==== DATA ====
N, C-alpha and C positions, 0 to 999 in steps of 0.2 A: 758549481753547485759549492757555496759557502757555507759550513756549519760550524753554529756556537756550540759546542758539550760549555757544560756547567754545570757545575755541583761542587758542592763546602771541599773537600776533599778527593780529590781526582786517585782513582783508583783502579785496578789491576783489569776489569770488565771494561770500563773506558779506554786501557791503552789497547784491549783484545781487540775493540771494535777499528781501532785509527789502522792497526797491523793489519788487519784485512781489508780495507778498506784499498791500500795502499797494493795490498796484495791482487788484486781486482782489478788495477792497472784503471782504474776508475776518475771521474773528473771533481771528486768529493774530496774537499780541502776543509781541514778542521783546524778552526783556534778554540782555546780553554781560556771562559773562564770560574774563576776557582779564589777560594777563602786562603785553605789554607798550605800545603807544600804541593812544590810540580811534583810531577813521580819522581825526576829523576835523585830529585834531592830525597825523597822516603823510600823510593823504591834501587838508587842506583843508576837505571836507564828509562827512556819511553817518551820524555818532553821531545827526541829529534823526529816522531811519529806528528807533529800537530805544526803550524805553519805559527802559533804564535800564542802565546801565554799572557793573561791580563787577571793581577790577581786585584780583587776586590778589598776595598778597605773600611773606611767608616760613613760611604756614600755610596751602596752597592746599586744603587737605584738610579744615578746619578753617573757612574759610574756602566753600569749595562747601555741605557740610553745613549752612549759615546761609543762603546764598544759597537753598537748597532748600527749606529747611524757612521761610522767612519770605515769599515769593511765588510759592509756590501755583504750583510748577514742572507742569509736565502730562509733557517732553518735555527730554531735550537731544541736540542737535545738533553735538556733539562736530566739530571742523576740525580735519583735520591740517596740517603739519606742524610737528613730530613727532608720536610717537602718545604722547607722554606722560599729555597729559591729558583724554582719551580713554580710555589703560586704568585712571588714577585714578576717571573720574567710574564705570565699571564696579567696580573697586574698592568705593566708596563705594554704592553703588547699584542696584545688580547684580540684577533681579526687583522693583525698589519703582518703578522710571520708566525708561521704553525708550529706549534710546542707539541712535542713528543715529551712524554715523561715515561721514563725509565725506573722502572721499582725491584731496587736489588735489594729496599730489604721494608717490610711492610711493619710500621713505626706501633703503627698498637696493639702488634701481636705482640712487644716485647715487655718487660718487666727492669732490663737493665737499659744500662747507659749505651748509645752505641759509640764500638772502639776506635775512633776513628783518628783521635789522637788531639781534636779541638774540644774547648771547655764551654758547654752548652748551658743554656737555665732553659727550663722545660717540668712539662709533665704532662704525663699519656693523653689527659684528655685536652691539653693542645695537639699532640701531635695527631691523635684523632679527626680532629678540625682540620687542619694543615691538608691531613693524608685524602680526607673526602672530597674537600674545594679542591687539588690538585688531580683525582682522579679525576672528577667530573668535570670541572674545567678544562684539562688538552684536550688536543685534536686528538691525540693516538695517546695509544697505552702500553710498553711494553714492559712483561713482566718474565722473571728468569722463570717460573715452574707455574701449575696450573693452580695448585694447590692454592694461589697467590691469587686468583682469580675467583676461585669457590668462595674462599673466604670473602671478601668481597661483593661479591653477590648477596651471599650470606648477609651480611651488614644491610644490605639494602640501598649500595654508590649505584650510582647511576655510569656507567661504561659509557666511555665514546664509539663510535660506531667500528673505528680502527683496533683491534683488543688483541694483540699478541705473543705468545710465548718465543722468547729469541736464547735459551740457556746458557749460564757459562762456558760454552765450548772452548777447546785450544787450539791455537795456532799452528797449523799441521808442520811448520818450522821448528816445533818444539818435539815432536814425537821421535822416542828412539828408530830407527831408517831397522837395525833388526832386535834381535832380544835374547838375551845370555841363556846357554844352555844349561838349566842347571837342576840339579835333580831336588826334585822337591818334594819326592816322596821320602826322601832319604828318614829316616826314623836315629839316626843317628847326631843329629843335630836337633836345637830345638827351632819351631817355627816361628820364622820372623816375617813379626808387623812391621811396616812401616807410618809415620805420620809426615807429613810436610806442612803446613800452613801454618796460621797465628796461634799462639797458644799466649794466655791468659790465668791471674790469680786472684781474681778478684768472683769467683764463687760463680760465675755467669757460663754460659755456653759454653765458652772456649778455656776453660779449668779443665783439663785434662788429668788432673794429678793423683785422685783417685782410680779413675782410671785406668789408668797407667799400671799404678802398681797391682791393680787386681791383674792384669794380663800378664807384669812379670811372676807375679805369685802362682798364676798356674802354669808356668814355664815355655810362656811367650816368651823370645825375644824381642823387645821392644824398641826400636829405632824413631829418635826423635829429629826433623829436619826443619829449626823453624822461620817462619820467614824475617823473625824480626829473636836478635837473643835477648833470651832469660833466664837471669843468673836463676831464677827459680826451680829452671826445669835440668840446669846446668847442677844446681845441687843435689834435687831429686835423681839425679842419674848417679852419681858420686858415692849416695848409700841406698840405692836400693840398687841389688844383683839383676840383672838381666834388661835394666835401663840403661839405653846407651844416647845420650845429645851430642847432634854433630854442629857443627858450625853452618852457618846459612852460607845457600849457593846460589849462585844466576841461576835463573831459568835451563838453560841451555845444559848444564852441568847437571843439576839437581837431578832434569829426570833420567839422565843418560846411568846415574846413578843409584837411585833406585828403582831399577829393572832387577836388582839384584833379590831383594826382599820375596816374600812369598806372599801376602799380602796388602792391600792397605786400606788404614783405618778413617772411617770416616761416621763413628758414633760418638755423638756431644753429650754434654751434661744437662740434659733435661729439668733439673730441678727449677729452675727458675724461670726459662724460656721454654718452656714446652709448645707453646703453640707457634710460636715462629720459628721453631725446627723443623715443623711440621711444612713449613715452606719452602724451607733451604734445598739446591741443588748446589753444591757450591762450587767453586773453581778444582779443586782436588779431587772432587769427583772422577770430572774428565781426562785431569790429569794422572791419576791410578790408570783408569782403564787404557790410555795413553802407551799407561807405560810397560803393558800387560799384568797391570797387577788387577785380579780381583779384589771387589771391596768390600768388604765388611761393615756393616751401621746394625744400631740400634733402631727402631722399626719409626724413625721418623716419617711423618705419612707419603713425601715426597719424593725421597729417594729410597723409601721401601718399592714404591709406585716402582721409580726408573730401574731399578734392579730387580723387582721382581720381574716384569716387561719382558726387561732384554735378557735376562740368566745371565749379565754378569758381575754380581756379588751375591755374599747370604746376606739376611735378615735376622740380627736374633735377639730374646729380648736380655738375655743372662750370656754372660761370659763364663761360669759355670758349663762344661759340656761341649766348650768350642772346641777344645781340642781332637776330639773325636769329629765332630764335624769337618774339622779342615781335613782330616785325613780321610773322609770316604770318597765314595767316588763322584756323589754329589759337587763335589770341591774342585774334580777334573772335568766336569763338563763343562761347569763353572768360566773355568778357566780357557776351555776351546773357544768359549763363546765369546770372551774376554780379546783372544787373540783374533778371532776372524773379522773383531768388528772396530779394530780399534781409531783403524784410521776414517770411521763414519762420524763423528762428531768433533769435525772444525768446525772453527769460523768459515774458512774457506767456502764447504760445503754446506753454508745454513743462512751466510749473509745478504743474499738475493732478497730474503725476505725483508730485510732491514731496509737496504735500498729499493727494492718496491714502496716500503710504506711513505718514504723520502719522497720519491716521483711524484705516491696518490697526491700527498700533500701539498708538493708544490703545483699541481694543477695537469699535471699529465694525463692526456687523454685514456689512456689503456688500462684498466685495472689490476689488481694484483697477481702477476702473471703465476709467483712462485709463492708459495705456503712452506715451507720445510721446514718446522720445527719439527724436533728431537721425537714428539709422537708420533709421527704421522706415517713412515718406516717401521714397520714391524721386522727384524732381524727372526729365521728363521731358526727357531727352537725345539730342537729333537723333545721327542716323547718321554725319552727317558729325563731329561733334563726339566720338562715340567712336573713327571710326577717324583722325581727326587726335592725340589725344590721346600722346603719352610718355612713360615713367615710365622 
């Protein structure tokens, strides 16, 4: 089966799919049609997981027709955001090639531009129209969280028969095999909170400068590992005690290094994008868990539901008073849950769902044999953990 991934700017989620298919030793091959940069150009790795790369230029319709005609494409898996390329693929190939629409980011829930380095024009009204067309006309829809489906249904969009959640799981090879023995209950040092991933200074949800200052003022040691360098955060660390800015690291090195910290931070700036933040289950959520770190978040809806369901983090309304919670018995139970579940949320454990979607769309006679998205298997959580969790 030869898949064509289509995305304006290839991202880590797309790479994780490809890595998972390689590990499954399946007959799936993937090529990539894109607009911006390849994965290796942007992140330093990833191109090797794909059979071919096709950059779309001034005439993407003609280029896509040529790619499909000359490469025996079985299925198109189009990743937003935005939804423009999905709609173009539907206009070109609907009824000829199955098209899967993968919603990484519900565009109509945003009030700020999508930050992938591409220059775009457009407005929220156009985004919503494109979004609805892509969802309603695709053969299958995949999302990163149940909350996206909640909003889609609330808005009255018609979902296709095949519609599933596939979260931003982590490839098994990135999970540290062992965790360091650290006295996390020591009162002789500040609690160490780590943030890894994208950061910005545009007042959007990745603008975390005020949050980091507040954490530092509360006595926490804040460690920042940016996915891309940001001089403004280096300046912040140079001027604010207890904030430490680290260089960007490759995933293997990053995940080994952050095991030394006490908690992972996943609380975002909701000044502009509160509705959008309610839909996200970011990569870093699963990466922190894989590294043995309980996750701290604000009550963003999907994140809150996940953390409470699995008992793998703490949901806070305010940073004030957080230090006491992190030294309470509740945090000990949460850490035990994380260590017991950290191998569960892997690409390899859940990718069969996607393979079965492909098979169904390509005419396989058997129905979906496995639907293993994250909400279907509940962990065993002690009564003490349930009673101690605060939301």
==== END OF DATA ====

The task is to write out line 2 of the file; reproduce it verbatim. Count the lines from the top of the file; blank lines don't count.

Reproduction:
């Protein structure tokens, strides 16, 4: 089966799919049609997981027709955001090639531009129209969280028969095999909170400068590992005690290094994008868990539901008073849950769902044999953990 991934700017989620298919030793091959940069150009790795790369230029319709005609494409898996390329693929190939629409980011829930380095024009009204067309006309829809489906249904969009959640799981090879023995209950040092991933200074949800200052003022040691360098955060660390800015690291090195910290931070700036933040289950959520770190978040809806369901983090309304919670018995139970579940949320454990979607769309006679998205298997959580969790 030869898949064509289509995305304006290839991202880590797309790479994780490809890595998972390689590990499954399946007959799936993937090529990539894109607009911006390849994965290796942007992140330093990833191109090797794909059979071919096709950059779309001034005439993407003609280029896509040529790619499909000359490469025996079985299925198109189009990743937003935005939804423009999905709609173009539907206009070109609907009824000829199955098209899967993968919603990484519900565009109509945003009030700020999508930050992938591409220059775009457009407005929220156009985004919503494109979004609805892509969802309603695709053969299958995949999302990163149940909350996206909640909003889609609330808005009255018609979902296709095949519609599933596939979260931003982590490839098994990135999970540290062992965790360091650290006295996390020591009162002789500040609690160490780590943030890894994208950061910005545009007042959007990745603008975390005020949050980091507040954490530092509360006595926490804040460690920042940016996915891309940001001089403004280096300046912040140079001027604010207890904030430490680290260089960007490759995933293997990053995940080994952050095991030394006490908690992972996943609380975002909701000044502009509160509705959008309610839909996200970011990569870093699963990466922190894989590294043995309980996750701290604000009550963003999907994140809150996940953390409470699995008992793998703490949901806070305010940073004030957080230090006491992190030294309470509740945090000990949460850490035990994380260590017991950290191998569960892997690409390899859940990718069969996607393979079965492909098979169904390509005419396989058997129905979906496995639907293993994250909400279907509940962990065993002690009564003490349930009673101690605060939301």